More than a South Bend Connection

Author: Rich Hidy


Call it a coincidence. Call it a small world. Whatever brought them together, Jamie Westbrook and sophomore Cole Luke, two natives of Chandler, Ariz. and childhood friends, now share South Bend as their new home.

Westbrook is the 19-year-old second baseman on the South Bend Silver Hawks, the single-A baseball affiliate of the Arizona Diamondbacks. Westbrook has been an everyday starter in the lineup and was key contributor to the team’s recent playoff run in the Midwest League. He played in over 130 games and hit .259 with 49 RBIs and 27 doubles. Westbrook also earned an award for his service work in the South Bend community during the season.

The Diamondbacks drafted Westbrook out of Basha High School in the fifth round of the 2013 MLB Draft and assigned him to the Arizona League. After less than a full year there, Westbrook started the 2014 season playing at Four Winds Field in downtown South Bend.

When Westbrook was 10, he moved from Massachusetts to Arizona to start fifth grade. He arrived at an unknown home and school with a need for friends. The first person Westbrook clicked with at his new grade school was Luke.

“I was the new kid and [Luke] took me under his wing,” Westbrook says. “He was popular and athletic, and so we kind of just hit it off and became pretty good friends.” Westbrook and Luke eventually ended up at different schools, but remained close through mutual friends.

“We went to separate junior high schools so we didn’t stay in contact much then,” Westbrook says. “During high school, [Luke] was a standout football player, and I was doing pretty well in baseball… We had the same group of friends, so we re-connected. We would be at parties when there was chaos going on around us, and we were off in the corner reminiscing about when we were in fifth and sixth grade.”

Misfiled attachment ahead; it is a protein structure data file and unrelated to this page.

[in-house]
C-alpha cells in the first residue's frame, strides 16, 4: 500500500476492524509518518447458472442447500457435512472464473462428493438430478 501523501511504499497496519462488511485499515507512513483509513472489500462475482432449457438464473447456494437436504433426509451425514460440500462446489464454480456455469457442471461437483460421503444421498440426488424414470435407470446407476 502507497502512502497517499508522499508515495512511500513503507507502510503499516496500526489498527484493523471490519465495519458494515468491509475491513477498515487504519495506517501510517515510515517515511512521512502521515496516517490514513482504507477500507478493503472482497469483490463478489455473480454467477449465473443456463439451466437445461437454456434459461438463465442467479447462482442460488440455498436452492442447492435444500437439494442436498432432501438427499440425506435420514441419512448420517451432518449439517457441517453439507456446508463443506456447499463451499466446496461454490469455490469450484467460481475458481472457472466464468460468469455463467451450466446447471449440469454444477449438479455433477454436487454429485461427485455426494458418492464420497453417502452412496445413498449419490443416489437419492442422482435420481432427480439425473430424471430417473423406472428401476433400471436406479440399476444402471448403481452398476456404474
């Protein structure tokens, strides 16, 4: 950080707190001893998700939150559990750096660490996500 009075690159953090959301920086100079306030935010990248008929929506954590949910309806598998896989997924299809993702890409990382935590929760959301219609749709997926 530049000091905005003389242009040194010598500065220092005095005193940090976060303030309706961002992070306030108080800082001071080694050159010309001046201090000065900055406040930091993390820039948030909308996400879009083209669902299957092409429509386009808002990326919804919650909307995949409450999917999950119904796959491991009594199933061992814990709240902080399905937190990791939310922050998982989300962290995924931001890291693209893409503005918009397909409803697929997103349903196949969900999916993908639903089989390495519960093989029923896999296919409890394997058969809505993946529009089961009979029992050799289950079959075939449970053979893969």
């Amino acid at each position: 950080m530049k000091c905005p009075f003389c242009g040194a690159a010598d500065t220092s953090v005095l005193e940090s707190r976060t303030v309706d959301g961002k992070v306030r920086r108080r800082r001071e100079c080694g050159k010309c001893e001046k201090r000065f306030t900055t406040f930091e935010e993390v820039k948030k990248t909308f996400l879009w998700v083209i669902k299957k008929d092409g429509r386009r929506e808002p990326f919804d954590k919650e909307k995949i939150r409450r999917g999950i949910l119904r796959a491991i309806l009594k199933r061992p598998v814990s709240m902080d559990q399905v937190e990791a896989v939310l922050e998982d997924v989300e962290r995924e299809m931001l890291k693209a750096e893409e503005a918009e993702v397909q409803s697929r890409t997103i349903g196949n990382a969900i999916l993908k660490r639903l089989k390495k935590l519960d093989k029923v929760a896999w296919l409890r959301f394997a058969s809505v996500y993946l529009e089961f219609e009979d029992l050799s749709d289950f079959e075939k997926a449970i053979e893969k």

Before spring training last year, Westbrook ran into Luke in Arizona and told him of his potential playing destination in South Bend. The two planned to reconnect during the summer, when Luke had team workouts and Westbrook played in many home stands with the Silver Hawks. With Four Winds Field just minutes away from Notre Dame Stadium, the two have been able to follow each other’s athletic progress.

Luke has emerged as a new starter on defense in place of suspended cornerback KeiVarae Russell. The Irish were forced to quickly find a candidate to replace Russell’s nearly 30 starts and three career interceptions before the start of 2014, and Luke impressed during spring competition.

He gained valuable experience with limited snaps in 13 games last season, and was forced to become a steady presence as the team’s second Photo By Xule Li n AND Courtesy of south bend si lverhaw ks desi gn by Ash ley Knipp cornerback. Luke collected 15 tackles and two pass breakups in 2013. He embraced the challenge of an increased workload and quickly caught the attention of his coaches.

“Once he [Luke] became a starter you could see everything elevate in the way he walked, the way he talked, the way he went to meetings,” Head Coach Brian Kelly says. “There was that sense of urgency in everything that he did. I think since that day, we’ve seen a growth and elevation in everything he has done within practice.”

“Notre Dame is on TV every week, so I’ll definitely watch [Luke] when I’m back home and see how he’s doing,” Westbrook says. “I see him quite a bit in the offseason, and he knows what kind of season it’s been and how I’m doing. We have the same group of friends, so it’s not rare for us to run into each other. He knows baseball, believe it or not, and he’s been to a couple of my games here.”

As both players progress in their respective sports, they may once again find themselves in different regions of the country. A minor league baseball player is typically required to move several times in order to rise up the ranks of an organization. However, Luke and Westbrook will always have their childhood bond and similar interests in high level athletics to fall back on.

“It’s a small world. Who would have known my first friend in fifth grade would be in the same city as me when we are 19?” Westbrook says. “It’s cool that we stay in contact, and it’s all from sports. He was athletic and I was athletic, and that’s how it all got started. It’s just cool to stay in contact with one another this many years down the road.”